Gandhi Later, in 1960, King moved to Atlanta

Gandhi is probably the most well known non-violent protester of all times, followed by Dr. Martin Luther King, Jr. King's views on non-violence are all to clear in his I Have a Dream speech, where King said, "We must not allow our creative protest to degenerate into physical violence." Another passage of the same speech said, "We must forever conduct our struggle on the high plane of dignity and discipline," which shows that King didn't want his followers to lead undignified, violent protests (VanderMey). King knew that if the protests they led were violent then the police would just come and arrest the protesters and use violence against them, whereas if protesters used non-violence and then the police used violence the public would catch wind of the event and become interested or at least sympathetic. These non-violent protests were and are still effective due to the calm manner used in trying to talk situations out and come up with a conclusion.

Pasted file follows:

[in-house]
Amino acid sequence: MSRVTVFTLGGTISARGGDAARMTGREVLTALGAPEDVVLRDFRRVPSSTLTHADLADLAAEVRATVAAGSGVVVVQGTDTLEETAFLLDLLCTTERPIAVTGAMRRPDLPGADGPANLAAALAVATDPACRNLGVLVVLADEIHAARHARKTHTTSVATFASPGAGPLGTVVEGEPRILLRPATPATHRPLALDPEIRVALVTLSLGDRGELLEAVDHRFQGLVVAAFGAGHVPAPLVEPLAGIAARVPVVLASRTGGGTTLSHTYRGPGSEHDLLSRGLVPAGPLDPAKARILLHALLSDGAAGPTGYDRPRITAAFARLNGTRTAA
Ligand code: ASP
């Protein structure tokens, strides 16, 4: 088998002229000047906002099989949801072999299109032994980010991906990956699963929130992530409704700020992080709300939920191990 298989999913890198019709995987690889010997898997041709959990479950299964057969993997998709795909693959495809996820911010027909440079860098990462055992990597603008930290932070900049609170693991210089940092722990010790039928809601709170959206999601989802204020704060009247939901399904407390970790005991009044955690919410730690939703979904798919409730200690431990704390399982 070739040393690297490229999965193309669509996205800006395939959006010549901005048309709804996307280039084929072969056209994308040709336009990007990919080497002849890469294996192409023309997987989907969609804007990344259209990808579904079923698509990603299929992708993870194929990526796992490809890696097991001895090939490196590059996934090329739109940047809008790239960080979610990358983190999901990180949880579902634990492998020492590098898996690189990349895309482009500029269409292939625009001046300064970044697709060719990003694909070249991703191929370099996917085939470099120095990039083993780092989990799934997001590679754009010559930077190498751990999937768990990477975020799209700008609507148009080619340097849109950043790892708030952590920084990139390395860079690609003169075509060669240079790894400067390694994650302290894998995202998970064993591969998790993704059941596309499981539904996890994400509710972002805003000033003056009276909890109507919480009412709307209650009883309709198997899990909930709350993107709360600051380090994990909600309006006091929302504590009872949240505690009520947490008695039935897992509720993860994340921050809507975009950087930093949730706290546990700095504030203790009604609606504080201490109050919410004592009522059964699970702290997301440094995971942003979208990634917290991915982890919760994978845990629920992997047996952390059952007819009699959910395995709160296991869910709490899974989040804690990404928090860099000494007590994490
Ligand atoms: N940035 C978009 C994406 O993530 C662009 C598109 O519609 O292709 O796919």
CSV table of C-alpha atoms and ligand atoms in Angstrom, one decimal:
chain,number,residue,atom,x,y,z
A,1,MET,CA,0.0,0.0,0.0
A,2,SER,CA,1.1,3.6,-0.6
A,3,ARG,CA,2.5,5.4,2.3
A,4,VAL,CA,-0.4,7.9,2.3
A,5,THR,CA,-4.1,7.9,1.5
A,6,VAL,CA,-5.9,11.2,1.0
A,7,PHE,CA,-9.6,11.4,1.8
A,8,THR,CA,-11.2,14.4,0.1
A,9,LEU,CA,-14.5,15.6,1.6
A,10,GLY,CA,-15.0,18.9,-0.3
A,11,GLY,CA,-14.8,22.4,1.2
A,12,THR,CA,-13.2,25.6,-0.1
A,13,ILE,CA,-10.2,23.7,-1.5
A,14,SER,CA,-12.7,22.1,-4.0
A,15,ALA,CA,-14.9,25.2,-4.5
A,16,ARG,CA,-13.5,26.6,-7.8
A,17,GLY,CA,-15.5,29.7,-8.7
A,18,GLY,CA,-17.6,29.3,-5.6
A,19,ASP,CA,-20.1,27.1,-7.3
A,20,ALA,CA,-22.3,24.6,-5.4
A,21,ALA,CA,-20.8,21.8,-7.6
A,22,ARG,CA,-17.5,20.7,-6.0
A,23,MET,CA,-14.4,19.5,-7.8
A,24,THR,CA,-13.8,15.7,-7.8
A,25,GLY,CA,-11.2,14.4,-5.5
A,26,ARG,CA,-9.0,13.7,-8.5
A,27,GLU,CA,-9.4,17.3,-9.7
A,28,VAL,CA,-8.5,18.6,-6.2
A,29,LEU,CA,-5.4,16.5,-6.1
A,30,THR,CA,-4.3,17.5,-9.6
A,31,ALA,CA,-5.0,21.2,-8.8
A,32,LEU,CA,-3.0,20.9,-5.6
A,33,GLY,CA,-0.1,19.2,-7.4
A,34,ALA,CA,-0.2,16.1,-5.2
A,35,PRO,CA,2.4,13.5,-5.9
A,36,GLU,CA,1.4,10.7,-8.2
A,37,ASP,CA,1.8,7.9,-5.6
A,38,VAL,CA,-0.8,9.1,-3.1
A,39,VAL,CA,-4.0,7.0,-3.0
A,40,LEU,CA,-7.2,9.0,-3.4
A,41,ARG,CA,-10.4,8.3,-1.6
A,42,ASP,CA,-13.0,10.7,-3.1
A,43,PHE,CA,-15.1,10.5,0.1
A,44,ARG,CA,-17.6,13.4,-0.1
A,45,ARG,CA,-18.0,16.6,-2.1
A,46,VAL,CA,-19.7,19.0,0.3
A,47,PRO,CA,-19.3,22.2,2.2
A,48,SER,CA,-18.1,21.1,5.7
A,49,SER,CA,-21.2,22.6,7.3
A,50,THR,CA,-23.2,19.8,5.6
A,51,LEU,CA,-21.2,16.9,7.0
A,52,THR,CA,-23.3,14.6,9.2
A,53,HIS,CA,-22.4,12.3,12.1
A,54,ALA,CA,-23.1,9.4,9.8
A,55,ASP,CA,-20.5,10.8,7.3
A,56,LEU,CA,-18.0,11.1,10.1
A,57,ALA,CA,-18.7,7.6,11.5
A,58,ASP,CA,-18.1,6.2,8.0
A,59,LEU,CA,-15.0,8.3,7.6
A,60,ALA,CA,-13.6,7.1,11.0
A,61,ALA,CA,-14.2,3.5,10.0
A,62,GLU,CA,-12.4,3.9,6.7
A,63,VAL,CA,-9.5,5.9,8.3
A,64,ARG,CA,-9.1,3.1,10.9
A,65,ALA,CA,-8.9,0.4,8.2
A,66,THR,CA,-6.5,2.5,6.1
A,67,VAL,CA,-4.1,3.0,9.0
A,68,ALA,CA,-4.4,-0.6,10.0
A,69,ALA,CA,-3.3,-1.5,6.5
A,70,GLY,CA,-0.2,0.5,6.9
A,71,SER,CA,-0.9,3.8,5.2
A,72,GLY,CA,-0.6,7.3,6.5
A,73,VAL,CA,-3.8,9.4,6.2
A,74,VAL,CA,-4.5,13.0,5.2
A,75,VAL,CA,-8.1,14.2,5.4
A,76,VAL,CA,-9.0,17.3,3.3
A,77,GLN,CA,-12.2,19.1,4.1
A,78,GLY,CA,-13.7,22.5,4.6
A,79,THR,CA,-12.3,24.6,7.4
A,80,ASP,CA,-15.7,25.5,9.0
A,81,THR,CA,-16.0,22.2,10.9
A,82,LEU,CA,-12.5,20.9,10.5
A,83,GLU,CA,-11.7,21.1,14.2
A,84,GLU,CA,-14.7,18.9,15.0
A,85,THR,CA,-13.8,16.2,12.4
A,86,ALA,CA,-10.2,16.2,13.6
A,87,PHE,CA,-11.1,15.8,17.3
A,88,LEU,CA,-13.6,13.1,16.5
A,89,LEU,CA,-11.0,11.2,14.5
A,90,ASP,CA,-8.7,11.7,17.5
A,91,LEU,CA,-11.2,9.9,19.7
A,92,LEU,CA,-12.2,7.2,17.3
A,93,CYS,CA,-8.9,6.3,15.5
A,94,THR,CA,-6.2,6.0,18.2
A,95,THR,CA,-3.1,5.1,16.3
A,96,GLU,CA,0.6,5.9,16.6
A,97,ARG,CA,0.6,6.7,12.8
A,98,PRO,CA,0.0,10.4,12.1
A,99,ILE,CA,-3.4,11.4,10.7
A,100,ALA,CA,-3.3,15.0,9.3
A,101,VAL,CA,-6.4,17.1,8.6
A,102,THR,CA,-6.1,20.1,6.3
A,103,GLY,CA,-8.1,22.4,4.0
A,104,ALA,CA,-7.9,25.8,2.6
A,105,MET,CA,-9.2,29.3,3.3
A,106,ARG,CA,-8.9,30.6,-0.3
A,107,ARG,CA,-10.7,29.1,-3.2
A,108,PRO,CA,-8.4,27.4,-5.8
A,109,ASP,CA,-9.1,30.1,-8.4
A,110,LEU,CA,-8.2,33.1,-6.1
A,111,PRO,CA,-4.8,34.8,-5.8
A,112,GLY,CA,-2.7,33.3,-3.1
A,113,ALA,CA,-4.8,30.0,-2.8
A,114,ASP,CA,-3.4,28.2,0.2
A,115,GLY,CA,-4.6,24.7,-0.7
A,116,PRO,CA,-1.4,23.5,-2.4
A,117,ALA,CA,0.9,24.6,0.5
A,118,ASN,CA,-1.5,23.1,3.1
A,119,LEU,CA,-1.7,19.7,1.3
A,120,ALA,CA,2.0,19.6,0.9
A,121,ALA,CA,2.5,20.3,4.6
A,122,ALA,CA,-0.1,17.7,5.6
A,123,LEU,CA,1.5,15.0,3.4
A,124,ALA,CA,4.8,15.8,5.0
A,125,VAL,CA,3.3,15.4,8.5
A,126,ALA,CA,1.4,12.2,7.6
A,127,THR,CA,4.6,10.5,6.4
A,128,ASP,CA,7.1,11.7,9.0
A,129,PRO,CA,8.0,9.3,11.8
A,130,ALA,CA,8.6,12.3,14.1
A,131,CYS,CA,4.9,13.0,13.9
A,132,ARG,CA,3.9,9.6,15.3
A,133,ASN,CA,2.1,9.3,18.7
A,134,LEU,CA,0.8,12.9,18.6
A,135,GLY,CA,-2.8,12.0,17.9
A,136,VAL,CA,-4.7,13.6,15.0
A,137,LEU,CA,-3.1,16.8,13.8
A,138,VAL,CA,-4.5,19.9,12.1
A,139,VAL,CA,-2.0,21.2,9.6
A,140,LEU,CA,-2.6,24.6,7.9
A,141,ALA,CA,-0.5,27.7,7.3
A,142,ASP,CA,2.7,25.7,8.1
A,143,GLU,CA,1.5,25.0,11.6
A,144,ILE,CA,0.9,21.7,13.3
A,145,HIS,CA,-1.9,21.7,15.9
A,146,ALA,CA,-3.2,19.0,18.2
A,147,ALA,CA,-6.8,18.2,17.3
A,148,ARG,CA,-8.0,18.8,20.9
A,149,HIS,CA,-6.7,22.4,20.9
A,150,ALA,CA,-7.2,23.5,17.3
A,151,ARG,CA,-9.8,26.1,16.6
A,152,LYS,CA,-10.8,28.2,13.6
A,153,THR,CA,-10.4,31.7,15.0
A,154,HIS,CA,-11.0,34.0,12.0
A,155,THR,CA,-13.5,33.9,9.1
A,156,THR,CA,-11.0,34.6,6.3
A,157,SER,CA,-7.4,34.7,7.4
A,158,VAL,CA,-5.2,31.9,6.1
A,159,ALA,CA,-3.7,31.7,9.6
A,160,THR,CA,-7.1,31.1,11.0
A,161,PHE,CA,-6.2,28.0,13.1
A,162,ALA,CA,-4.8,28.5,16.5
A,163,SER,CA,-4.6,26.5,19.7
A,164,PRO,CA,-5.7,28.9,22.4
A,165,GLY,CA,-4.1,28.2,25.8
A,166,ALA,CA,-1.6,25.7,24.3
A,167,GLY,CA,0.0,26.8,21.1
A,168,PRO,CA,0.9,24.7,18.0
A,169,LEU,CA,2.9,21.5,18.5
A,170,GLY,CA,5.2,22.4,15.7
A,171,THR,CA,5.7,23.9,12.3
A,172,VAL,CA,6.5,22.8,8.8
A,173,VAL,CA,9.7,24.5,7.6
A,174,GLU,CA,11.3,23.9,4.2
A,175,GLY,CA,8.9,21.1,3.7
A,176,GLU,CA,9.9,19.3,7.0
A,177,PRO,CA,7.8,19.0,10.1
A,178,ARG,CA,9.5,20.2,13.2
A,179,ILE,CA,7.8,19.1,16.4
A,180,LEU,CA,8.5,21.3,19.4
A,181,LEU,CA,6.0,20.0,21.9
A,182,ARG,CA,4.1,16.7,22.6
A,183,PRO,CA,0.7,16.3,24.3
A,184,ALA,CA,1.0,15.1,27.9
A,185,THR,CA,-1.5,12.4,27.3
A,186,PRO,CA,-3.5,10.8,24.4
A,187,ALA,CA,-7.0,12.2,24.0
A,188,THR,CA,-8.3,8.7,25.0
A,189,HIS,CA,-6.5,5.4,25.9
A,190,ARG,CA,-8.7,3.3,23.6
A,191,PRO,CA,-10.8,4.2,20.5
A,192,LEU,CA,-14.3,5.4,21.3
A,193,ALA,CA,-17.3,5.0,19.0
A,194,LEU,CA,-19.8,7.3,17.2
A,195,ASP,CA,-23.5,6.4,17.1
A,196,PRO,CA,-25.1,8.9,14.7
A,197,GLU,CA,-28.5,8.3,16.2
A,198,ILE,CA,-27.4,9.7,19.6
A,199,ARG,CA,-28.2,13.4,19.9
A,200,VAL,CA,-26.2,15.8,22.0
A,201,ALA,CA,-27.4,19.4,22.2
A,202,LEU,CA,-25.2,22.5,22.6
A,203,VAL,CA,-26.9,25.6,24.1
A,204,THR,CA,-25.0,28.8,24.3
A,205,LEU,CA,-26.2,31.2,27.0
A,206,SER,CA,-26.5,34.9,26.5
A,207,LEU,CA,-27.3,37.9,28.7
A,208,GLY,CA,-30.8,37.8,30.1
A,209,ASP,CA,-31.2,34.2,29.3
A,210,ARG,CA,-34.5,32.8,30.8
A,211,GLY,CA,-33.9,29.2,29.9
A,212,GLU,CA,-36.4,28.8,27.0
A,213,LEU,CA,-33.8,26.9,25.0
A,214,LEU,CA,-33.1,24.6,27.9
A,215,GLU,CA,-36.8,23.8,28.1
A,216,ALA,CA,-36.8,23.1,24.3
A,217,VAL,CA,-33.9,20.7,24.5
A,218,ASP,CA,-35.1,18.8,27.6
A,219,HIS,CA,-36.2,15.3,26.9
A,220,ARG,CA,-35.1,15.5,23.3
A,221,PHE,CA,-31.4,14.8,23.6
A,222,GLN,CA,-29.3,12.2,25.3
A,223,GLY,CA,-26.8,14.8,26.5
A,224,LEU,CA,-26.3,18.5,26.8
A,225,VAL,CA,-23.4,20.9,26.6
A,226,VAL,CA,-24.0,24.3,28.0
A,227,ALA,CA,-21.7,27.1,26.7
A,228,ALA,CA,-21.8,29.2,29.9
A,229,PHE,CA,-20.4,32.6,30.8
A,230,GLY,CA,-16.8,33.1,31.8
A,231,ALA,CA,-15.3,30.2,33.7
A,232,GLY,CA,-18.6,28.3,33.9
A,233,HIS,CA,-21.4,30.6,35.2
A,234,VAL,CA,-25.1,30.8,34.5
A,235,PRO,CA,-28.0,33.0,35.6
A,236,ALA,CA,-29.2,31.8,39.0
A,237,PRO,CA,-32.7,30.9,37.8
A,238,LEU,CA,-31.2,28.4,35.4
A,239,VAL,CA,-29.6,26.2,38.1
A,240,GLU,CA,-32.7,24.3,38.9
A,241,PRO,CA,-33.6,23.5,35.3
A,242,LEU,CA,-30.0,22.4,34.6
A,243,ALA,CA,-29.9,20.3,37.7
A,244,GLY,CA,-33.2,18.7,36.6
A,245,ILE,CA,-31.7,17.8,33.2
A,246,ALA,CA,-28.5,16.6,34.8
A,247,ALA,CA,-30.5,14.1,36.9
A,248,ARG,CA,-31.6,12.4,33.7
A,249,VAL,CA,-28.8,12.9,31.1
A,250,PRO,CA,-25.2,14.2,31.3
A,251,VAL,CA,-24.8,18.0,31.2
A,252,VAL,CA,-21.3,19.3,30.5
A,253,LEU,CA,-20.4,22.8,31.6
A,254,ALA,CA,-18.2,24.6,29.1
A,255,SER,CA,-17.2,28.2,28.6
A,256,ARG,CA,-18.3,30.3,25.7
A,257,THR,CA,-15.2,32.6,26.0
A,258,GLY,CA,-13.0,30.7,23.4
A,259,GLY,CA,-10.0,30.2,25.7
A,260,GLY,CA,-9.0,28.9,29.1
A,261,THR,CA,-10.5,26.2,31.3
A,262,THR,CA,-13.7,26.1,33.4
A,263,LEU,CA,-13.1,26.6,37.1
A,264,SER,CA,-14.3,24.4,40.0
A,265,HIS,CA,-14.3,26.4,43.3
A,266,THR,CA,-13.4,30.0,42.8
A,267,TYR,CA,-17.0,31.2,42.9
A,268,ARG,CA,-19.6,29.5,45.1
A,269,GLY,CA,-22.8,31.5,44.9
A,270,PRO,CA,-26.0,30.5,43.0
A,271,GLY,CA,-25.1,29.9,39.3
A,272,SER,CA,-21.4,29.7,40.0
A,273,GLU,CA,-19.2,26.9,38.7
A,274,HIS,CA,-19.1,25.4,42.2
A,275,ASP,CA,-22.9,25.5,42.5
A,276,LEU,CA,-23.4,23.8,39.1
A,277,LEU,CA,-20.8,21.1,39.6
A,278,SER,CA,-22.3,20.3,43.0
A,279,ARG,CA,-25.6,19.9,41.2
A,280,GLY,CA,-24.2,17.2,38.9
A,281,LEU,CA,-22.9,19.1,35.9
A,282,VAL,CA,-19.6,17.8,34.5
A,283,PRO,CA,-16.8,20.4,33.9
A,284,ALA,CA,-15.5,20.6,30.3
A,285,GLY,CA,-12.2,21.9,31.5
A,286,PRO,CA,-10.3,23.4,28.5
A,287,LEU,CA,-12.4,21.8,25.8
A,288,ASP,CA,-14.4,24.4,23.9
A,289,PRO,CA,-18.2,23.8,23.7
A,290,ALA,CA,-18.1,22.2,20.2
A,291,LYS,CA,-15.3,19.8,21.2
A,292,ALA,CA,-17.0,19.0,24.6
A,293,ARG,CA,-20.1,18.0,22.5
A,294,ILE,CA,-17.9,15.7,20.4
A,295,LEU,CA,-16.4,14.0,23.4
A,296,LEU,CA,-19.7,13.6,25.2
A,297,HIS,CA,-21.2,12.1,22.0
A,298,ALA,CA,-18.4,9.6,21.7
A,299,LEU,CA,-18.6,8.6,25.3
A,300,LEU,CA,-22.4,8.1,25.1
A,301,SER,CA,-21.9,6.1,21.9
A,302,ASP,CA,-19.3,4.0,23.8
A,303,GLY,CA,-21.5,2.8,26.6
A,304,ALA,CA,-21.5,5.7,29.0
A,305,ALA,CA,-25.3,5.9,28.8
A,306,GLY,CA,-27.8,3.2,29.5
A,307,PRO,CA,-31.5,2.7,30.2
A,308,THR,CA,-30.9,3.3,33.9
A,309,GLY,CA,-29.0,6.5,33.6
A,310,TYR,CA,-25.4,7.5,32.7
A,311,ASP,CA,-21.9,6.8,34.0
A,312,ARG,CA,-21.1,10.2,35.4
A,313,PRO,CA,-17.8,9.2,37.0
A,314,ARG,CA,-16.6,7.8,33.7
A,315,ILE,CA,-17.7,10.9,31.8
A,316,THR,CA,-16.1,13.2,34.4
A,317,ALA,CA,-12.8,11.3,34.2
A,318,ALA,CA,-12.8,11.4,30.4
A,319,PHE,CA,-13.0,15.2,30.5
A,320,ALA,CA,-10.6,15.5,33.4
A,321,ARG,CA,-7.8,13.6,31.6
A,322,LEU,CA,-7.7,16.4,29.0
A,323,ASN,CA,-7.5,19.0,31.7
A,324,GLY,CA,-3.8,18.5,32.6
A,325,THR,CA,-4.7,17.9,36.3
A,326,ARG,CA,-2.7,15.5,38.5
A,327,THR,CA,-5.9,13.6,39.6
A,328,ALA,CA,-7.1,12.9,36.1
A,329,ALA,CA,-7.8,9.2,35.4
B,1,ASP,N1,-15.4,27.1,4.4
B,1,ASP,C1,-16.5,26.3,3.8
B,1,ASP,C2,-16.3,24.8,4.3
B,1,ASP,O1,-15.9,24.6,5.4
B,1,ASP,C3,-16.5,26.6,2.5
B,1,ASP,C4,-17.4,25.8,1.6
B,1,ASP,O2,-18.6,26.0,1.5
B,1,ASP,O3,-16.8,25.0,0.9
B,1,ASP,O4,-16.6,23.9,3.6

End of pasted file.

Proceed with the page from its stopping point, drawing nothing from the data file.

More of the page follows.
Thefirst nonviolent protest that King led was the Montgomery bus boycott. This started with Rosa Parks' arrest. Most everyone knows of this event, but not all know that it lead to Martin Luther King, Jr.'s active role in protests for African American civil rights. With the success of the bus boycott, King realized the need for a way to unite all blacks for civil rights. He set out to organize the Southern Christian Leadership Conference, or the SCLC, which allowed blacks to gather and discuss issues as well as set up a base for King to speak in the south (Martin). Later, in 1960, King moved to Atlanta to preach at the same church as his father. This place allowed King to dedicate more time to the civil rights movement and to the SCLC. Another protest of importance is the one for desegregation of lunch counters. College students asked King to support them, and them the police arrested King as well as others. From jail in Birmingham, King wrote a let…